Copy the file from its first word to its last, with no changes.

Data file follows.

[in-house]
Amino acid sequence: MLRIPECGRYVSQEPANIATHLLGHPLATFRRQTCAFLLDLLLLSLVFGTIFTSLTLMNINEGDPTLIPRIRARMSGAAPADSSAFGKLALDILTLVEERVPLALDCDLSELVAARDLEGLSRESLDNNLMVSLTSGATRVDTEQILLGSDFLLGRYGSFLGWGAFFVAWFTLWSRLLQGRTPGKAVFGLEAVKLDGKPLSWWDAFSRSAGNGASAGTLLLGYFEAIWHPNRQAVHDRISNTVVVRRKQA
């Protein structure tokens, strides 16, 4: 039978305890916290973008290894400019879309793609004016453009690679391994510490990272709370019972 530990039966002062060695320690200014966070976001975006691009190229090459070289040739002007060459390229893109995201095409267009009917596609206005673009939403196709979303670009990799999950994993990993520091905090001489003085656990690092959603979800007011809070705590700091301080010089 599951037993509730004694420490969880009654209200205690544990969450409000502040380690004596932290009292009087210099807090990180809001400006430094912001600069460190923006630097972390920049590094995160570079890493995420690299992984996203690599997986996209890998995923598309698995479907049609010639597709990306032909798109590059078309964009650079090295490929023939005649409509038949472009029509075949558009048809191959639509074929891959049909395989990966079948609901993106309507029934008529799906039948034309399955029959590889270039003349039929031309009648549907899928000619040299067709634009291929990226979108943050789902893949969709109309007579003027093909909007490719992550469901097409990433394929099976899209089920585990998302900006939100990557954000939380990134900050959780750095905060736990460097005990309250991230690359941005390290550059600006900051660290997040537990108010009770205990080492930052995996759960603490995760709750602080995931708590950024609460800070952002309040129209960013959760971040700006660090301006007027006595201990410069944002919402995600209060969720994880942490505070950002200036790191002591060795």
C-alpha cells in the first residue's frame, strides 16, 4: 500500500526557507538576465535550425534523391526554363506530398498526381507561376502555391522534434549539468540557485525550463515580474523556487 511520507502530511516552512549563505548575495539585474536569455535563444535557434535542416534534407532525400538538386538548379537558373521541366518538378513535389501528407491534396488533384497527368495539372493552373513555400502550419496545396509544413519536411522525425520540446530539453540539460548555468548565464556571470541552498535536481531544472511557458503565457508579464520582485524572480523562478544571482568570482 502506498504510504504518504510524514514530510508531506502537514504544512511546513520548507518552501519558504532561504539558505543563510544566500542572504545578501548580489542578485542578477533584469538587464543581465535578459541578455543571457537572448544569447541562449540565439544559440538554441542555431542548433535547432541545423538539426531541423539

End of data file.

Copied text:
[in-house]
Amino acid sequence: MLRIPECGRYVSQEPANIATHLLGHPLATFRRQTCAFLLDLLLLSLVFGTIFTSLTLMNINEGDPTLIPRIRARMSGAAPADSSAFGKLALDILTLVEERVPLALDCDLSELVAARDLEGLSRESLDNNLMVSLTSGATRVDTEQILLGSDFLLGRYGSFLGWGAFFVAWFTLWSRLLQGRTPGKAVFGLEAVKLDGKPLSWWDAFSRSAGNGASAGTLLLGYFEAIWHPNRQAVHDRISNTVVVRRKQA
């Protein structure tokens, strides 16, 4: 039978305890916290973008290894400019879309793609004016453009690679391994510490990272709370019972 530990039966002062060695320690200014966070976001975006691009190229090459070289040739002007060459390229893109995201095409267009009917596609206005673009939403196709979303670009990799999950994993990993520091905090001489003085656990690092959603979800007011809070705590700091301080010089 599951037993509730004694420490969880009654209200205690544990969450409000502040380690004596932290009292009087210099807090990180809001400006430094912001600069460190923006630097972390920049590094995160570079890493995420690299992984996203690599997986996209890998995923598309698995479907049609010639597709990306032909798109590059078309964009650079090295490929023939005649409509038949472009029509075949558009048809191959639509074929891959049909395989990966079948609901993106309507029934008529799906039948034309399955029959590889270039003349039929031309009648549907899928000619040299067709634009291929990226979108943050789902893949969709109309007579003027093909909007490719992550469901097409990433394929099976899209089920585990998302900006939100990557954000939380990134900050959780750095905060736990460097005990309250991230690359941005390290550059600006900051660290997040537990108010009770205990080492930052995996759960603490995760709750602080995931708590950024609460800070952002309040129209960013959760971040700006660090301006007027006595201990410069944002919402995600209060969720994880942490505070950002200036790191002591060795």
C-alpha cells in the first residue's frame, strides 16, 4: 500500500526557507538576465535550425534523391526554363506530398498526381507561376502555391522534434549539468540557485525550463515580474523556487 511520507502530511516552512549563505548575495539585474536569455535563444535557434535542416534534407532525400538538386538548379537558373521541366518538378513535389501528407491534396488533384497527368495539372493552373513555400502550419496545396509544413519536411522525425520540446530539453540539460548555468548565464556571470541552498535536481531544472511557458503565457508579464520582485524572480523562478544571482568570482 502506498504510504504518504510524514514530510508531506502537514504544512511546513520548507518552501519558504532561504539558505543563510544566500542572504545578501548580489542578485542578477533584469538587464543581465535578459541578455543571457537572448544569447541562449540565439544559440538554441542555431542548433535547432541545423538539426531541423539